If you’re making stuffing you can substitute Heritage Mills Lunch Crackers for the Royal since in stuffing the taste isn’t that crucial. Heritage Mills is available on the internet. But if you’re eating them straight, you can notice a difference in flavor and consistency. Nabisco is never going to bring them back, so if you want them, you’ll have to make them yourself. This is a result of their takeover by Kraft Foods, Inc. Kraft Foods also bought Cadbury, in case you’ve noticed a change in the quality of your easter eggs too. Don’t buy stock in Kraft. Make your own mac n cheese.
Curiously enough, it is really hard to find a recipe for ANY cracker. I don’t have any in my recipe books, nor was searching the web very fruitful. I found one public recipe for common crackers. I do have an empty box of Royal Lunch Milk Crackers from which I got the ingredient list. I think between the cracker recipe and the Royal Lunch ingredients a recipe may be created after much experimentation, trial and error. I wish you luck. Let me know how you do. I’ll be posting my experiments as I go. I don’t have any diastatic malt powder so I may try substituting Barley Malt syrup instead.
Royal Lunch Cracker ingredients:
Enriched Wheat Flour (contains niacin, reduced iron, thiamine mononitrate (vitamin B1), Riboflavin (vitaming B2)
Vegetable Shortening (partially hydrogenated canola oil)
Malted milk (adds a trivial amount of cholestrol) I have no idea whether this is a liquid or a powder.
Leavening (calcium phosphate, baking soda)
Egg yolks (adds a trivial amount of cholesterol)
There you have it. Good luck.
Here is my best guestimate for a home made version:
ROYAL LUNCH MILK CRACKERS clone recipe
4 cups bread flour or King Arthur whole wheat white flour or regular flour. Try it each way. You can even try cake or pastry flour.
1 TBSP Sugar
1 tsp Salt
2 tsp baking soda
2 tsp baking powder
1.25 tsp diastatic malt powder*
1 cup lard
2 egg yolks
Enough milk or water to make dough if necessary. Okay, so the RLMC box doesn’t list milk or water. But some liquid is needed as egg yolks aren’t enough.
Sift together flour, sugar, salt, baking soda, baking powder and diastatic malt powder. Cut in lard until mixture has the consistency of corn meal. Beat in egg yolks. If necessary add enough milk or water to make a stiff dough.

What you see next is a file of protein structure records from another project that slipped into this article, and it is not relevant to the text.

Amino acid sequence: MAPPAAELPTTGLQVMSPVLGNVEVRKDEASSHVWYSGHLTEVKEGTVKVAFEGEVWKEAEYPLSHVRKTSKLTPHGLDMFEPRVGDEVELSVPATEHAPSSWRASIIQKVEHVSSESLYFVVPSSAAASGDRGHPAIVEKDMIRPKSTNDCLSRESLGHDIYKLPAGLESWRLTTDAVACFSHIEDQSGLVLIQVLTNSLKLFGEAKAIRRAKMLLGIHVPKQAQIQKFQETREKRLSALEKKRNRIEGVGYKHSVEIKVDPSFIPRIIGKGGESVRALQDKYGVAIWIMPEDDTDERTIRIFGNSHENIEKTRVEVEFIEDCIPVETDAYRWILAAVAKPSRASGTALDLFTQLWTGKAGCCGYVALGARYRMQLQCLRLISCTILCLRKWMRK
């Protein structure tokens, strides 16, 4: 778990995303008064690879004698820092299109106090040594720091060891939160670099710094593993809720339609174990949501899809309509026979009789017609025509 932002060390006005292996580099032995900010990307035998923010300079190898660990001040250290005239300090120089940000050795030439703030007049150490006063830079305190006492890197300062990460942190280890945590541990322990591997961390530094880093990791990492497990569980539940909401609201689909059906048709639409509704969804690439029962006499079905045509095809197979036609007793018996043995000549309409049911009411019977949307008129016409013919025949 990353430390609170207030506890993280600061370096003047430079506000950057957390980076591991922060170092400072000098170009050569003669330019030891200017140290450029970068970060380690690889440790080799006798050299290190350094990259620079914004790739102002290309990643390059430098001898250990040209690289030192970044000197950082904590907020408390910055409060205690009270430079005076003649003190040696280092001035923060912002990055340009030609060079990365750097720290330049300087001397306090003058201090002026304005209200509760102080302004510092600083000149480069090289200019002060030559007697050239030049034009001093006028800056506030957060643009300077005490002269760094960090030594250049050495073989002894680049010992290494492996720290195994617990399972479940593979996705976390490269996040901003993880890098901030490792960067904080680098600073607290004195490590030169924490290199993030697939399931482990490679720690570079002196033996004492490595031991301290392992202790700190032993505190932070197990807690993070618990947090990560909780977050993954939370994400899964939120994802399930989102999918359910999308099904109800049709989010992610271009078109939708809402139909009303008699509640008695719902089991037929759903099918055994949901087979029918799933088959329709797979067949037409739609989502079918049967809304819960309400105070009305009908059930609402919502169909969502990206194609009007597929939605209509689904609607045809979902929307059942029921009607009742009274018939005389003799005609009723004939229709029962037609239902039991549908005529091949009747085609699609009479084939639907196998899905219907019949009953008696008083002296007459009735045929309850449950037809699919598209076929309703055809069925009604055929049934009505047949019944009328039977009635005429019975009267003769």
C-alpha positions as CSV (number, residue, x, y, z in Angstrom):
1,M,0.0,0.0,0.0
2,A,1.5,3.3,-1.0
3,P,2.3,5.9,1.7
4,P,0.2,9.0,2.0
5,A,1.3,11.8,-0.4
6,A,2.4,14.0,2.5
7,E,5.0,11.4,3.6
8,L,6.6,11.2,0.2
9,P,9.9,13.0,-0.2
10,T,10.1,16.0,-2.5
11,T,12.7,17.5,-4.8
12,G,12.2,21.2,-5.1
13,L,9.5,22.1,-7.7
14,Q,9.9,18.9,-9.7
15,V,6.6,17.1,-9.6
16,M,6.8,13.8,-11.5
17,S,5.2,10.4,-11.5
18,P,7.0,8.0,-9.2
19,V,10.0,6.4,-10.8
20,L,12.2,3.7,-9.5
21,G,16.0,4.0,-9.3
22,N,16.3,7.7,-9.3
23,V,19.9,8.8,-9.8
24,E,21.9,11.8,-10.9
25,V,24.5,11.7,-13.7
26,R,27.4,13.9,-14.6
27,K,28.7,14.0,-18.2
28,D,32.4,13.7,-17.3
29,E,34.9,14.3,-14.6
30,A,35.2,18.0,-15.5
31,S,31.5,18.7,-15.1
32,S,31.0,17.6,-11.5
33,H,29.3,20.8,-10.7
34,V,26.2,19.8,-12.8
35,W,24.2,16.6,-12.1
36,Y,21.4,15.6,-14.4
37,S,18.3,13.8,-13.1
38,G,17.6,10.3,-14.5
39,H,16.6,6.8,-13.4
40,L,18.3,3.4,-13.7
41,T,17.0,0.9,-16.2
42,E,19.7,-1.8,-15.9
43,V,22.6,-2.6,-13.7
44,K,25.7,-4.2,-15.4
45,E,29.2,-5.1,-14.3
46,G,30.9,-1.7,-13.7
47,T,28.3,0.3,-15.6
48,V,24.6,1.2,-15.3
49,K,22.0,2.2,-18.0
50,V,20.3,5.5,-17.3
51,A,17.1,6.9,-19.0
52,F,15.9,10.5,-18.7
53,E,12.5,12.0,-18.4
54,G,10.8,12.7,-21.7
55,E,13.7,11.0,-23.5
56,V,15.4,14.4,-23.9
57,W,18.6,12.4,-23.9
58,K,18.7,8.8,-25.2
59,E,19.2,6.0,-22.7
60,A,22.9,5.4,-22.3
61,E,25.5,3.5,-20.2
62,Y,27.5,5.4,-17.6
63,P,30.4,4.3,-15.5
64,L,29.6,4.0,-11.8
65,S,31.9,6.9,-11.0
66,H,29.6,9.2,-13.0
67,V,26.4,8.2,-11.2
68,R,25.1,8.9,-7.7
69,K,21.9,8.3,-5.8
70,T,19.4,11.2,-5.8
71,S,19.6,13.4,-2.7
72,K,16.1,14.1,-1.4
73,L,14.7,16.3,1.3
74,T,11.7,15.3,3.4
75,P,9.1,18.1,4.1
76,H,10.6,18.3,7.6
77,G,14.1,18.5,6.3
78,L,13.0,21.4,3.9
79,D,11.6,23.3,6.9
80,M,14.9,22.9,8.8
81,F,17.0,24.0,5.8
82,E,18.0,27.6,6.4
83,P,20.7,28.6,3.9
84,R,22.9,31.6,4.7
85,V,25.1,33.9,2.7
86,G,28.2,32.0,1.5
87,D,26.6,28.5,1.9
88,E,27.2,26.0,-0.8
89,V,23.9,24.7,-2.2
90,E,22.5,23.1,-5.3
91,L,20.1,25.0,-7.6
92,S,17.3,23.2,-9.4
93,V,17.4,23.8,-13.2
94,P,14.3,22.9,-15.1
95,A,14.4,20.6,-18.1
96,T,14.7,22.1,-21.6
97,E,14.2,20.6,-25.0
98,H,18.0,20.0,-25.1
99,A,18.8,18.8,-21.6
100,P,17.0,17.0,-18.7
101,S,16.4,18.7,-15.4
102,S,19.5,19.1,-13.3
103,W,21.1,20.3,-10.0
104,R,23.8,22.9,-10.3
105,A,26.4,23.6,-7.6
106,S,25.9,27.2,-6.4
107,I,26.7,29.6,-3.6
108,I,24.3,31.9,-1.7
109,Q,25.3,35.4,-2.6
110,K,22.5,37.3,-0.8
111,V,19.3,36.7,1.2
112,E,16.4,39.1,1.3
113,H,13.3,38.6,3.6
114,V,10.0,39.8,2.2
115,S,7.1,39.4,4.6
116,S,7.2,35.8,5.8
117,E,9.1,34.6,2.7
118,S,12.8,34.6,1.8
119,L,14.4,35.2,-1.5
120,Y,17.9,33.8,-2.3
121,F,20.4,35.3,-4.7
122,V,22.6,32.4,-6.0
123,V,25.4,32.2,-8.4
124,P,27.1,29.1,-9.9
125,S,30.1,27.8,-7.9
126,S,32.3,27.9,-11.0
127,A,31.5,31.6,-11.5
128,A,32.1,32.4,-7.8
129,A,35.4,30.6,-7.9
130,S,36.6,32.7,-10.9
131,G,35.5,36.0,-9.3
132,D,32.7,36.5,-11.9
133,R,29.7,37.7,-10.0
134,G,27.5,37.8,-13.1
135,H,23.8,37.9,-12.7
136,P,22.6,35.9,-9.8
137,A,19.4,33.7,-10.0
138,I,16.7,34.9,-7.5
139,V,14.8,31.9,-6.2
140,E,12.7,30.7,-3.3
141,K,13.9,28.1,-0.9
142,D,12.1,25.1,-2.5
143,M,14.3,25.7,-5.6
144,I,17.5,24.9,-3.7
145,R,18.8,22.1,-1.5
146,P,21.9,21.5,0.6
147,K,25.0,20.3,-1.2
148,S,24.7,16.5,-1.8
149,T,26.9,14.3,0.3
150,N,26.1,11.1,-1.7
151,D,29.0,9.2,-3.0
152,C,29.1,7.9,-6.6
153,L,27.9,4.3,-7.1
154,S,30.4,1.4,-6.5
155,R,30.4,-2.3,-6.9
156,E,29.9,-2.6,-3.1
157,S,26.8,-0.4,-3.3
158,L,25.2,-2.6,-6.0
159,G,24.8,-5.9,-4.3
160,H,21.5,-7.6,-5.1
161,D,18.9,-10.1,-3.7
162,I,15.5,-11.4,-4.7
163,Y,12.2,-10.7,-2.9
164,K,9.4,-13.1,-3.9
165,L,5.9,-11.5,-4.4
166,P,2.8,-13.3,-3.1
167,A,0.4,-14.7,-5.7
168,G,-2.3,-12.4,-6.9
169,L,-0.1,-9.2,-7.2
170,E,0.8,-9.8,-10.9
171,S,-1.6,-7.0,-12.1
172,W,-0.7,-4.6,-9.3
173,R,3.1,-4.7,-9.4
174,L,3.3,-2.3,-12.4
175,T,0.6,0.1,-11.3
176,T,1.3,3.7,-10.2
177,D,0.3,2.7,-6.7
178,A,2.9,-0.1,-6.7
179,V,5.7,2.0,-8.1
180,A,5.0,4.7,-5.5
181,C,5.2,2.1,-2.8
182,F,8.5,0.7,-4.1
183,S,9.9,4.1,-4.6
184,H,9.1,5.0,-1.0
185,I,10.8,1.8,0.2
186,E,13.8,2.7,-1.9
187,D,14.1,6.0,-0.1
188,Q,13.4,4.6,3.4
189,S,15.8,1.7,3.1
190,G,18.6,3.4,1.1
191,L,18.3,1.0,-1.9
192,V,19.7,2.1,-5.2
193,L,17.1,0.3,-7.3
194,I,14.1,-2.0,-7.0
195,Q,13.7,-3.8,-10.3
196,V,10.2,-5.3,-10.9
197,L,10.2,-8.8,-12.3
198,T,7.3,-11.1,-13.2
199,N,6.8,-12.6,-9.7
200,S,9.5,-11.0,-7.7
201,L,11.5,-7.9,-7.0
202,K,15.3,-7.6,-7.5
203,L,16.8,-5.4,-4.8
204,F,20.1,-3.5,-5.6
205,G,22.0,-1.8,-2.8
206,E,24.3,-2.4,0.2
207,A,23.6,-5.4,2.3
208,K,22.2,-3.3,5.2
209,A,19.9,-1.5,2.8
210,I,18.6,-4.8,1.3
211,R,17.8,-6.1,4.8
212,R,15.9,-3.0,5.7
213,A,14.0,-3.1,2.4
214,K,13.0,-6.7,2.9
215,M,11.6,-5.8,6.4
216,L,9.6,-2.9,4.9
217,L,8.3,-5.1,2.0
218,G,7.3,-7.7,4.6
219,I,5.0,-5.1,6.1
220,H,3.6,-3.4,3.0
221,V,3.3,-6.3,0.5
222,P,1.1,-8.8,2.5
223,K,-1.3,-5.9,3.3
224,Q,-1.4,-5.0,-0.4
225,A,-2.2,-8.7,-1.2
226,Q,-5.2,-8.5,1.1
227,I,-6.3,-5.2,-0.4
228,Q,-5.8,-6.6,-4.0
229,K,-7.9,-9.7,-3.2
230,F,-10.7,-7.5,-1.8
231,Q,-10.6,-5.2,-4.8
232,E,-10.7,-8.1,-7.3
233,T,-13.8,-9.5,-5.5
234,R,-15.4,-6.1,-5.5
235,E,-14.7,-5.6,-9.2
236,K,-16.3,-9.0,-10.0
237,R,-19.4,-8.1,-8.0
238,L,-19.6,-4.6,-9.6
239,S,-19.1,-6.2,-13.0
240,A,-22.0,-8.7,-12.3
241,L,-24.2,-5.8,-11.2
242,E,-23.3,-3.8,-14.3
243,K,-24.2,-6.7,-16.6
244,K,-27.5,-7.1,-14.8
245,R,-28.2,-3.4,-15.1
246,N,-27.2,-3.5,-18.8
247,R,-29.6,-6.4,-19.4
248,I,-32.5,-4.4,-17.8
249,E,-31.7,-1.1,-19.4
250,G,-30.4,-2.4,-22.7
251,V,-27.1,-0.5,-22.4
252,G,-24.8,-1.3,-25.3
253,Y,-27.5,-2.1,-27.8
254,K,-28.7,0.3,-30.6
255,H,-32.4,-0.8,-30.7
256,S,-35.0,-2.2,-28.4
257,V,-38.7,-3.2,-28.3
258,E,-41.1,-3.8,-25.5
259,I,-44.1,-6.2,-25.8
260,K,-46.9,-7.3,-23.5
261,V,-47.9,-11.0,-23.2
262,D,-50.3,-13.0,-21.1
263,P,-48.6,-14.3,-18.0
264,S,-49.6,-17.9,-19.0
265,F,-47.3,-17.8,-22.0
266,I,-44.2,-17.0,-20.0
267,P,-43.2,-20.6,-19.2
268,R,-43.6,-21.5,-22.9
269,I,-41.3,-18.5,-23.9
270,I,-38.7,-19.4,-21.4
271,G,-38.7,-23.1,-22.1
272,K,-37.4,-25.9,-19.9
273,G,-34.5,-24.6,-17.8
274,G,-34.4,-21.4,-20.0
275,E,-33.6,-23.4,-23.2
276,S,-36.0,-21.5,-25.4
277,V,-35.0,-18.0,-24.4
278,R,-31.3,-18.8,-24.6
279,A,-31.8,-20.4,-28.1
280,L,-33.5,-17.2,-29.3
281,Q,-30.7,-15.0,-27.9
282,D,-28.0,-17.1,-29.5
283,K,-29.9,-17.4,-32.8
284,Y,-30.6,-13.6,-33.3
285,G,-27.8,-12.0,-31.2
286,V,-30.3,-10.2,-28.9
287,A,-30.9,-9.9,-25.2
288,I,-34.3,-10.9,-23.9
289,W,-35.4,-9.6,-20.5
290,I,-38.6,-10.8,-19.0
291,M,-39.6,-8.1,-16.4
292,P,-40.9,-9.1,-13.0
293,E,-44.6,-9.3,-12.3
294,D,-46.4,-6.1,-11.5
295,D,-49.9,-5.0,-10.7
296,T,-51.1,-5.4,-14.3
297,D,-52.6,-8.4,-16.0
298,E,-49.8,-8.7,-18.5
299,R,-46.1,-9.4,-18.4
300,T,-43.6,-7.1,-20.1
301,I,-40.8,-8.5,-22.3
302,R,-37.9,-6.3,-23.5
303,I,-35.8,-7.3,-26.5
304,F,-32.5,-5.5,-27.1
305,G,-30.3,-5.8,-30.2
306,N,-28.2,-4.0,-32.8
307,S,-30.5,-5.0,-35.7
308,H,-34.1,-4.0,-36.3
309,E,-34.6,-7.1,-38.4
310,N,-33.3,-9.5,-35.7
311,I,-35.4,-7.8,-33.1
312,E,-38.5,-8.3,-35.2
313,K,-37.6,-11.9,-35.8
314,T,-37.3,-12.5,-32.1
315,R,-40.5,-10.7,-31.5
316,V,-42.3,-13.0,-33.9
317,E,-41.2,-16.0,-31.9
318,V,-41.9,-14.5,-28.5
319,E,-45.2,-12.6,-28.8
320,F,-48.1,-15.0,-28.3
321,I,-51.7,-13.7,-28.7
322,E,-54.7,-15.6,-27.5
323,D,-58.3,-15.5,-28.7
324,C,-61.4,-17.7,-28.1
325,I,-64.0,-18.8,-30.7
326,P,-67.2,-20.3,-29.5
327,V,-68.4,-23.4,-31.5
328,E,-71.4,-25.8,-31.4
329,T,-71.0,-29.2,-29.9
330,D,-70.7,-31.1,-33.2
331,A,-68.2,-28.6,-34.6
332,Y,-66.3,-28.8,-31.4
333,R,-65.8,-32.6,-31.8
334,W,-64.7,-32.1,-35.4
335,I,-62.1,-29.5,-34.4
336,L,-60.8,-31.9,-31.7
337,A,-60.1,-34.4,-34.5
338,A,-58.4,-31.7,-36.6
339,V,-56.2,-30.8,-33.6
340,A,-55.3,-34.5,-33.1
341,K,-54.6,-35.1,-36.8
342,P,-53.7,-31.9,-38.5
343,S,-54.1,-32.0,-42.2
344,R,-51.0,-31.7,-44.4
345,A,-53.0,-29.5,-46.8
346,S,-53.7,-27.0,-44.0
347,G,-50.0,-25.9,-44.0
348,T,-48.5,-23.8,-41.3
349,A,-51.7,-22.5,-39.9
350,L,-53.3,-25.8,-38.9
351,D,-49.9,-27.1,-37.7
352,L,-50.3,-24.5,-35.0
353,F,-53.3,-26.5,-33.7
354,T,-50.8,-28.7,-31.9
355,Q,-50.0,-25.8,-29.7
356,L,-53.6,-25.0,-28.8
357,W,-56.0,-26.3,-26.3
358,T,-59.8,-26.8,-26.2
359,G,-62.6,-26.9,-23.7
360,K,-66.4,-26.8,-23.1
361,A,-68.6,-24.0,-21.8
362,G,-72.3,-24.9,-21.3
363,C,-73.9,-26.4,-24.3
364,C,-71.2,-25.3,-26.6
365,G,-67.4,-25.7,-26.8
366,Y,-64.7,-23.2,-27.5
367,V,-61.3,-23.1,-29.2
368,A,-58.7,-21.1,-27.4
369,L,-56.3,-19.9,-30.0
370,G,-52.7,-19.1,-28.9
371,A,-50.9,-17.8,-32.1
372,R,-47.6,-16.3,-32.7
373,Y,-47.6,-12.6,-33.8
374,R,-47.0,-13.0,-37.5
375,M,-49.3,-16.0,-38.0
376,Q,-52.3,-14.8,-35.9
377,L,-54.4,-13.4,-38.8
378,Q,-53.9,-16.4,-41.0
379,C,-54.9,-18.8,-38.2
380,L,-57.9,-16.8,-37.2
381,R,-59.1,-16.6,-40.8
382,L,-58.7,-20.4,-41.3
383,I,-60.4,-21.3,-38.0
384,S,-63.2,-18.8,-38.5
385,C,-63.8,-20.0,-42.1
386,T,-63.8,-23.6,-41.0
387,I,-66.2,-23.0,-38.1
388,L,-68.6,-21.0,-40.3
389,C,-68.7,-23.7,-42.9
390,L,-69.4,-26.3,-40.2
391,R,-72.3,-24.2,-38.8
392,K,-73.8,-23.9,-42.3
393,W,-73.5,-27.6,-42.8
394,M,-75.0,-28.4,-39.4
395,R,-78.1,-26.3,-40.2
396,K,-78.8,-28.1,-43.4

Roll 1/4 inch thick on a lightly floured board. Cut into 3 inch rounds with sharp biscuit cutter. Prick surface with a fork.
Place on parchment paper on a baking sheet, refrigerate for 30 min.
Brush surface with milk.
Bake in a preheated 425 degree oven for 15-18 min. or until light golden brown.
Allow to cool completely. Store in an airtight container.
*A little research on the internet has discovered two forms of malted milk powder. Non-diastatic malt is for flavoring. Like for malted milk balls and malted milk shakes (and the secret ingredient in bagels). The other, diastatic malt, has enzymes that turn starch to sugar. They give bread a finer texture and longer shelf life and some sweetness. Bakers use diastatic malt for bread to help with leavening. It also gives bread a crustier crust. Guess which one I think is in this recipe? That’s right, the diastatic stuff I.E. with the enzymes. But I’m not sure. So I’ll have to try it both ways. BTW you can get diastatic malt all sorts of places including amazon and eBay. King Arthur Flour carries it. But try your health food store first. Who needs a pound of the stuff. 1 tsp per 3 cups. So about 1.25 tsp for this recipe *if* this is the stuff. Another reason I think it’s the diastatic stuff? The non-diastatic makes the crust shiny (like bagels). If you’ve seen a milk cracker, it’s quite dull. Very matte finish.
You can make your own diastatic malt: sprout a cup of wheat berries by covering them with water in a jar for 12 or so hours, dump out the water & rinse with clean water, and place the jar in a darkish, warmish, place. Rinse the berries every day with clean water and return to their place.
In 2-3 days they will begin to sprout. When the sprout is as long as the berries themselves, dump them out on paper towels, dry them off, and set on a cookie sheet in the sun for a day or so to dry out. Then put the cookie sheet in a 100F oven for an hour or three. Do not let the temp get above 130F or the enzymes will be destroyed.
Then grind the dried malted berries into flour, and use it in your favorite recipe at a rate of approx. 1 tsp. per 3 cups flour.